Because You Get Paid Good

At Bari Weiss’ Free Press, Francesca Block reveals that the Long Beach School District pays students $1,400 to learn how to become social justice warriors.

Contracts between Long Beach Unified School District and Californians for Justice from 2019 to 2023, exclusively obtained by The Free Press, show the school district used taxpayer funds to pay the group nearly $2 million to facilitate equity and leadership development training for students and teachers. In addition to the student stipends, the contracts also allocated a total of $20,200 to 13 parents for participating in the group’s programs.

Starting from December 2019 until now, the Long Beach Unified School District south of Los Angeles has paid at least 78 students a total of nearly $100,000 for participating in a club run by the organization, also known as CFJ. The most recent contract runs until June 2024.

For students who could really use $1,400, why not? That’s a lot of money for a high school student, and for those of us who weren’t flush back then, the lure is very strong. I suspect I would have been on line for the gig as a high school student.

The money incentivizes students to participate in CFJ’s programs—which are led by CFJ staff, not the district. In a recent video posted to the group’s Instagram account, one student, who was asked “Why Should Students Join CFJ?” responded “You get paid good.” It’s unclear which students are eligible for the stipends, but the organization’s website states its “leadership development” programs operate “with a focus on low income youth, youth of color, LGBTQ youth, foster youth, and immigrant youth.”

Unfortunately, there seems to be a good chance I would not have made the cut for a piece of this fabulous loot, even though one might question the lawfulness of discriminating against me based on my race and gender. But that was not a concern shared by CFJ or the district.

But four teachers interviewed by The Free Press see the payments to students and their families as a “horrible propaganda strategy.” One told me, “I am shocked and horrified at such a fact.”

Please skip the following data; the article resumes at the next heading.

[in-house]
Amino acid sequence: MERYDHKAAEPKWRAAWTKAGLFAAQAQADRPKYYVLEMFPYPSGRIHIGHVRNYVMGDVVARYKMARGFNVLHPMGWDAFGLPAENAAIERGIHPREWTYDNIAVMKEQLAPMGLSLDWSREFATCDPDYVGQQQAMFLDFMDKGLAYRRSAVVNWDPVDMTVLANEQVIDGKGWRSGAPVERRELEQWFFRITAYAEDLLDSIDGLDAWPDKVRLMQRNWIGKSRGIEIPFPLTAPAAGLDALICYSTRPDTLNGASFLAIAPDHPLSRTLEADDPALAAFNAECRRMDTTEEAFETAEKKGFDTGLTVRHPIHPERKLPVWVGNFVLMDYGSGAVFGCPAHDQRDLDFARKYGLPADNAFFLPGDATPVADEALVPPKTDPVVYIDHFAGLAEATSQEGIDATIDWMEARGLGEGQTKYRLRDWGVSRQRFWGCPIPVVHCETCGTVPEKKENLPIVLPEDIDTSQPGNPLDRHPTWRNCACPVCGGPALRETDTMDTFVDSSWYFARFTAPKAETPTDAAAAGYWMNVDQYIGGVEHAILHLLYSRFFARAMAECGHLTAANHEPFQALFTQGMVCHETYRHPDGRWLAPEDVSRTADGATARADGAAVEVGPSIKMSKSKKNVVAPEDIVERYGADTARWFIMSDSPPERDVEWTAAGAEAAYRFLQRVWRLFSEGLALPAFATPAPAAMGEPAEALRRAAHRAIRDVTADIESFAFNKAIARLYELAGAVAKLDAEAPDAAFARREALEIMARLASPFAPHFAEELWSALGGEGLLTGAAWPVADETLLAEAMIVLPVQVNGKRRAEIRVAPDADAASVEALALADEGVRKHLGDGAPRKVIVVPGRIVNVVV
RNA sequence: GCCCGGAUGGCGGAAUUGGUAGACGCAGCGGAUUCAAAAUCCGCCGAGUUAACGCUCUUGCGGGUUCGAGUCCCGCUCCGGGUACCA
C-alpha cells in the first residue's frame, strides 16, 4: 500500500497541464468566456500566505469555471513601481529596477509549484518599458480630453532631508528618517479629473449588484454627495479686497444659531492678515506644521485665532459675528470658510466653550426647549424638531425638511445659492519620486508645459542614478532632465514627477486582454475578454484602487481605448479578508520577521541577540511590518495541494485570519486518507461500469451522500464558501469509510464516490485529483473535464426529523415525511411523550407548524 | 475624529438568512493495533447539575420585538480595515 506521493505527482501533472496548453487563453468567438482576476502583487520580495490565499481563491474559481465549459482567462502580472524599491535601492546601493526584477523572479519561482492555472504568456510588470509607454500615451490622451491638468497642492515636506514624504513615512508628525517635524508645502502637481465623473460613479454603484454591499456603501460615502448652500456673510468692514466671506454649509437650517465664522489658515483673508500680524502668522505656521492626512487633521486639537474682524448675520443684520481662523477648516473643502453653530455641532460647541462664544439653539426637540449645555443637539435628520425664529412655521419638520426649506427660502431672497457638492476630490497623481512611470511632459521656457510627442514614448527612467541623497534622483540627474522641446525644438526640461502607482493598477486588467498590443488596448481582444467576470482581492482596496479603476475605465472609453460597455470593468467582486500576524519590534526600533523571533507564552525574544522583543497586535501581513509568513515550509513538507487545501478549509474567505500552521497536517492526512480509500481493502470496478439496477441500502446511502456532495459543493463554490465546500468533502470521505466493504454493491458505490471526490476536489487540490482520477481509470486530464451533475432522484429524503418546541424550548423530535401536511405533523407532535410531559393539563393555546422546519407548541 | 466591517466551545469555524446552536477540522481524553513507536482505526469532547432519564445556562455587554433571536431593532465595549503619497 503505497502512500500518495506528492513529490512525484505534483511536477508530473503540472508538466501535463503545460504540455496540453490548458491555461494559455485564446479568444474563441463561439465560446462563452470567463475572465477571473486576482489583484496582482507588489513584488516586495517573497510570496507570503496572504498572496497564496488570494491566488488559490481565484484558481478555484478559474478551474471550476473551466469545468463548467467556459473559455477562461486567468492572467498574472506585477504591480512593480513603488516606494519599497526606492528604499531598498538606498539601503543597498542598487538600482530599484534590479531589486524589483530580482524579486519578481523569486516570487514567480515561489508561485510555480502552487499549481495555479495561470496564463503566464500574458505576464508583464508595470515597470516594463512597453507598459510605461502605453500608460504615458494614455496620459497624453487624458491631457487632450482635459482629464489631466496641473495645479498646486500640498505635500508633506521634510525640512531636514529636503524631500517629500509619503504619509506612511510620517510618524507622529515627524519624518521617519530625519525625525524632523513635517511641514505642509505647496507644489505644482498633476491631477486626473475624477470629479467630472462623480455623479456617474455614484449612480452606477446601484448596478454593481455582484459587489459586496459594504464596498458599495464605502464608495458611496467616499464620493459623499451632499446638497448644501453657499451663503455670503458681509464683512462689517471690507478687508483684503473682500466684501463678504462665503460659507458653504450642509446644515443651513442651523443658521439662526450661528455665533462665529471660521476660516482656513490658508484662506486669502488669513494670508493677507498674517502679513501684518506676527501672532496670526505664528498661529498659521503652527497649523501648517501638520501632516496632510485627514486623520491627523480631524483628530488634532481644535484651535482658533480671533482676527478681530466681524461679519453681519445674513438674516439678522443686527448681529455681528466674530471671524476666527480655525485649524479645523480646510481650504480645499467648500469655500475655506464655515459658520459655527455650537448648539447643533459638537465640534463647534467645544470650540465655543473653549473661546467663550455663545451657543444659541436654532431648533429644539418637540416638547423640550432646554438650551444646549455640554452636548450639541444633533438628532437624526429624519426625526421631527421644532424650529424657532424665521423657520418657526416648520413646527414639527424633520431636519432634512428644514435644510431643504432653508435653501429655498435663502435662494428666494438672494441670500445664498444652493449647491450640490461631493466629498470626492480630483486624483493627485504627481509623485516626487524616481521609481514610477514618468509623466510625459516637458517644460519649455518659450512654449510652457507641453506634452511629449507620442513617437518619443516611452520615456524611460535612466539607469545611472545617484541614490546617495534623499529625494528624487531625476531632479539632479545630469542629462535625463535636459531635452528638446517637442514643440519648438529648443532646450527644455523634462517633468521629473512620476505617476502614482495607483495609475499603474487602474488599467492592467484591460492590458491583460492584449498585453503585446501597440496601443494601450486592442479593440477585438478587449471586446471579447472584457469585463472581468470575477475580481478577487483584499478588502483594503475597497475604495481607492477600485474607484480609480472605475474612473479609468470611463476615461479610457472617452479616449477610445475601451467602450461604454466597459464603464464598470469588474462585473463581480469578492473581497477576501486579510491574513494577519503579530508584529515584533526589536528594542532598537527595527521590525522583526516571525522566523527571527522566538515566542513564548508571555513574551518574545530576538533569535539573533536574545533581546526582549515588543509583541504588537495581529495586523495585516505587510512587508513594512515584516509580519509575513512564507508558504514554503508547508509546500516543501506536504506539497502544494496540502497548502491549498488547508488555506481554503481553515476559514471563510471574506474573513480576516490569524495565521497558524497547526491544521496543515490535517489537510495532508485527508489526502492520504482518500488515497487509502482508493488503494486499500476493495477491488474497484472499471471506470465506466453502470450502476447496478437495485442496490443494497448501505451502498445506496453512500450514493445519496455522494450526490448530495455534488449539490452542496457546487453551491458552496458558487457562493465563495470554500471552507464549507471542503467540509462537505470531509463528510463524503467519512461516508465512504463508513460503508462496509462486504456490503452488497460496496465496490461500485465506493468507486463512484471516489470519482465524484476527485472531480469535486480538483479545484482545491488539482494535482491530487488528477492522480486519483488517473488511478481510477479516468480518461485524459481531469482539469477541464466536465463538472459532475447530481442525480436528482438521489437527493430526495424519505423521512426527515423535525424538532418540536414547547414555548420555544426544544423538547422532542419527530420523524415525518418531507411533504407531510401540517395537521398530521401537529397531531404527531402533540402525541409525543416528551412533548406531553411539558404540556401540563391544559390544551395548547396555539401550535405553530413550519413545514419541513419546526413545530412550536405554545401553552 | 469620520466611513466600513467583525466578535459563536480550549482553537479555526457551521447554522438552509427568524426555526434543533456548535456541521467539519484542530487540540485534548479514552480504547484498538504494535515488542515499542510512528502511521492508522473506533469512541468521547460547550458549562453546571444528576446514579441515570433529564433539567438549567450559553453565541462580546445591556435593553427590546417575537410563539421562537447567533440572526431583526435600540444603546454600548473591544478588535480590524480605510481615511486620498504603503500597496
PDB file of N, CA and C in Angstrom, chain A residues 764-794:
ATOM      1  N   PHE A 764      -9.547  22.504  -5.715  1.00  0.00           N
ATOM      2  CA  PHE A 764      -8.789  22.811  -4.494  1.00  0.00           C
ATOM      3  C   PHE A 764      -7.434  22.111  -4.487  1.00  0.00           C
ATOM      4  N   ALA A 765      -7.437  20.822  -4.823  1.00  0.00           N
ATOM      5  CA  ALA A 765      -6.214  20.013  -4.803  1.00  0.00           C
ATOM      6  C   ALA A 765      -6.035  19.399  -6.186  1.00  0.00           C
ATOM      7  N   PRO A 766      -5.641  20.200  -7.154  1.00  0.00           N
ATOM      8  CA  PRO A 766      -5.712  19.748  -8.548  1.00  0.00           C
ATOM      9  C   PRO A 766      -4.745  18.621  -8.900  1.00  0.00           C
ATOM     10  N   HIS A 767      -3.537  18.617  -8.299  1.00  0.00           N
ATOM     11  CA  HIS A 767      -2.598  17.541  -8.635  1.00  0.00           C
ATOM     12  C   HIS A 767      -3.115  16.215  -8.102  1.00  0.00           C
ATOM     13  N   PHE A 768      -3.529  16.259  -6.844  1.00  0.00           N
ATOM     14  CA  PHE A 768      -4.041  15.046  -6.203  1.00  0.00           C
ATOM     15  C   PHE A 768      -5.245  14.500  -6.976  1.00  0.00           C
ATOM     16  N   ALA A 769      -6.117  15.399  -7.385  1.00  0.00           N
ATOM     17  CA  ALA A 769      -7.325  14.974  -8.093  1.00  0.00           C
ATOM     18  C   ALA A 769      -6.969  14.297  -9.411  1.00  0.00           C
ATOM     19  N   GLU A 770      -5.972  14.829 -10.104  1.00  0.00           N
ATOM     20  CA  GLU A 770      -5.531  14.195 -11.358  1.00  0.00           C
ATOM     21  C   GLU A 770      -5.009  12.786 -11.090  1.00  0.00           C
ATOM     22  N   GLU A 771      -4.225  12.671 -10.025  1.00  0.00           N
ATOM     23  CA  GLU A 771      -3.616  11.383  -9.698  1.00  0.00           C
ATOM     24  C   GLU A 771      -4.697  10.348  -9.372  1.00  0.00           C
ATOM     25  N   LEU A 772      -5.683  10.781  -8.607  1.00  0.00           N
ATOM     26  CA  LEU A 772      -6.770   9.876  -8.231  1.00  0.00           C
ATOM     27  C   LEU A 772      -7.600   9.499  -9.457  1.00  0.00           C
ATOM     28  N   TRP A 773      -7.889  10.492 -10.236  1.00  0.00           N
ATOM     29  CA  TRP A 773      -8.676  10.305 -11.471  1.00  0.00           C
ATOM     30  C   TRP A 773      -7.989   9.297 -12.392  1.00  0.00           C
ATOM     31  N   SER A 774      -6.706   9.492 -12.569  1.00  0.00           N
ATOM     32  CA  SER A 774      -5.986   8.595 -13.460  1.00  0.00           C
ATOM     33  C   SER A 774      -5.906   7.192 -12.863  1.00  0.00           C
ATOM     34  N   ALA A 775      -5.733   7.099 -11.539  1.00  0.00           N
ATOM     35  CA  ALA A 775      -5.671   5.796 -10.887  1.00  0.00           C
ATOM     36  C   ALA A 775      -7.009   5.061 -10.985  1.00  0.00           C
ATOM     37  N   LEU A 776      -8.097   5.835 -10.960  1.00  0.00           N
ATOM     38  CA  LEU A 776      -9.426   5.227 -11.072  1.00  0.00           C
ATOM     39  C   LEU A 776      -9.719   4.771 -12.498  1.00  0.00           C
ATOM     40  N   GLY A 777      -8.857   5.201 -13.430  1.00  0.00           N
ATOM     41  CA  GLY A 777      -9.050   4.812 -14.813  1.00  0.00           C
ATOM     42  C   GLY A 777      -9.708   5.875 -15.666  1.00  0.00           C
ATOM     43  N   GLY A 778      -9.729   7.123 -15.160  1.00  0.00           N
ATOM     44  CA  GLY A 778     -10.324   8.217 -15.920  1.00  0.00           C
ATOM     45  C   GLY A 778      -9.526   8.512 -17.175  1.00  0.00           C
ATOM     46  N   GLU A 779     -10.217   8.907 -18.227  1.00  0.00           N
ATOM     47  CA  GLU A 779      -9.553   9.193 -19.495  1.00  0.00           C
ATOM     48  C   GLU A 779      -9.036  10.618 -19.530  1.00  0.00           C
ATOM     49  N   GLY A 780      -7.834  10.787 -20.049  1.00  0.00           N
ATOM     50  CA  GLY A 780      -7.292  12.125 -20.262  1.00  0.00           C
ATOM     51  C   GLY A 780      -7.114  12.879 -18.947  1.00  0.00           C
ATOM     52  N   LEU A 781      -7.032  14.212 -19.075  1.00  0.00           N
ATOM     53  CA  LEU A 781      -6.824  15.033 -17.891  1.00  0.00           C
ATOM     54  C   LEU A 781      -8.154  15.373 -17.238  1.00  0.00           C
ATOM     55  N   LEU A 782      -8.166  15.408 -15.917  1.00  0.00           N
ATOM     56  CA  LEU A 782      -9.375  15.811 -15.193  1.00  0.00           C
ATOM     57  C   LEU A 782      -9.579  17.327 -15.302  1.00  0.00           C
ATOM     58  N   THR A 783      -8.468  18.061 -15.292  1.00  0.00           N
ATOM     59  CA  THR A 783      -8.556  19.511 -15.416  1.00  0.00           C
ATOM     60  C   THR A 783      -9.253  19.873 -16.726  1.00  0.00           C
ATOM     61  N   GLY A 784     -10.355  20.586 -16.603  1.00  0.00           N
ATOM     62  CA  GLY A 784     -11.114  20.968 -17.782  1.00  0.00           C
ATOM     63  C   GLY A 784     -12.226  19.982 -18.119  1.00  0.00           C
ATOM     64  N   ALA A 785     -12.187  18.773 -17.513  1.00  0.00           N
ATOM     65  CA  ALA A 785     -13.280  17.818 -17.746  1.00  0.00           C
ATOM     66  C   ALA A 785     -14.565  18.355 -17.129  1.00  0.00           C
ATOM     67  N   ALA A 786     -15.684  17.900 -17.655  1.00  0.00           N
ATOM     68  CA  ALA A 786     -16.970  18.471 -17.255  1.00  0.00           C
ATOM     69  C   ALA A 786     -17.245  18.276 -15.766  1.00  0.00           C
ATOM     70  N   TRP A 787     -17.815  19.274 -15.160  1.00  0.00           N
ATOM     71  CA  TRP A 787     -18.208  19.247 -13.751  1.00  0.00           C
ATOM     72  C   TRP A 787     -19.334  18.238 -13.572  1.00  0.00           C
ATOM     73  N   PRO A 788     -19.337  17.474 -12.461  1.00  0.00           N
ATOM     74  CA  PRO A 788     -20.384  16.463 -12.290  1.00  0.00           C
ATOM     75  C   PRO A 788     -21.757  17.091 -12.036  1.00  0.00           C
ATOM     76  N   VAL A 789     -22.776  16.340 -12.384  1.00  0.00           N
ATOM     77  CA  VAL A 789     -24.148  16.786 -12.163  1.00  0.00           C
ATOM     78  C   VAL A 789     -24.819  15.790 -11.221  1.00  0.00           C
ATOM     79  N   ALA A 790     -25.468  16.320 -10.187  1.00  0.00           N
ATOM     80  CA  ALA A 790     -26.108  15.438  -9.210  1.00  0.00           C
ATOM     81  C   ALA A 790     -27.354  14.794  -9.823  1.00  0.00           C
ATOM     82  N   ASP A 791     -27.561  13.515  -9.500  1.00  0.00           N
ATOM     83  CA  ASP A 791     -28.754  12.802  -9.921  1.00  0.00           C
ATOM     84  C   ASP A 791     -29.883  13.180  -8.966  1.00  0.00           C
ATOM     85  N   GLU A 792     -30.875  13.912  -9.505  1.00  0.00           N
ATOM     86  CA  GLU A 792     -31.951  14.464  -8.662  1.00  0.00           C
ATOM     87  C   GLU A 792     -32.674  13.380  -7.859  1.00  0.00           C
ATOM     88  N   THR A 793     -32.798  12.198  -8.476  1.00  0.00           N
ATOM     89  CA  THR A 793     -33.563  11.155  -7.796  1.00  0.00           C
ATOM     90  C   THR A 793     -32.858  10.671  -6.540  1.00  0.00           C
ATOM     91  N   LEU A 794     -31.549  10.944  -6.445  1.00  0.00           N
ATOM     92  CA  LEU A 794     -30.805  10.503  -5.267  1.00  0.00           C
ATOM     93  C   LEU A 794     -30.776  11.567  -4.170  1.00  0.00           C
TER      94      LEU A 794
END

But what did the students have to do in exchange for such riches?

In 2021, for example, CFJ implemented three “student-led professional development” training sessions in the district’s high schools—which cost the district $25,000, according to the contracts. During these trainings, students were encouraged to school their own teachers on topics like implicit bias, “student voice,” and antiblack racism. These sessions also replaced traditional training for teachers that often focused on topics like lesson designs and professional development, teachers told me. The district signed CFJ on to host 15 of these trainings during the 2023–2024 school year, contracts showed.

There have long been questions about whether students are being indoctrinated in schools to an ideology rather than, you know, taught those old, boring and apparently white supremacist academic subjects like math and writing. Academics swear it’s not the case, and that students awaken on their own accord, not because of anything they’re being taught on campus.

If so, why $1,400?

A 2024 article about the group in the Stanford Social Innovation Review argues that CFJ “has helped teachers in rewiring the way they connect with students—particularly students of color. This means, for example, breaking down old stereotypes where teachers are perceived as the ones with authority and knowledge to establishing a new viewpoint that teachers are allies and catalysts of the students’ own strengths and knowledge.”

Teachers are the ones with authority. They are supposed to be. They have to be. School doesn’t work any other way. It cannot be left to students to decide whether to learn if they feel good about it, and not show up if they don’t. Teachers are the ones who, theoretically, possess the knowledge to be taught, which is pretty much the reason schools and teachers exist. Or at least used to be.

“One of the reasons that they were hired is to help our students find their voice and be able to express it,” Goldfischer said. “But in reality, CFJ is not helping students find their own voices. It’s giving them a scripted voice that’s not their own.

“They’re teaching them parroting,” he added, “which is the exact opposite of how you empower children.”

Whether there is any justification for spending money to help “students find their voice and be able to express it” is itself a question. What does this even mean? What does this have to do with the school’s mission? What does this contribute to their education? But then, this is already taken for granted as an inherent good, that it’s not even worthy of an explanation as to why students finding their voice at $1,400 a year is something schools should be doing.

Instead, the only problem is that this program isn’t “empowering” children, but teaching them to parrot. Might it not be a better use of $1,400 to pay them to “parrot” their times tables? Much of what some would consider indoctrination is already so deeply embedded in the educational establishment that it’s no longer considered controversial in the least, and so blindly accepted that it goes without saying that students need empowering and teachers need to spend their days better understanding students rather than teaching them.

Still, you get paid good, and you can’t blame the kids for wanting to get paid good.

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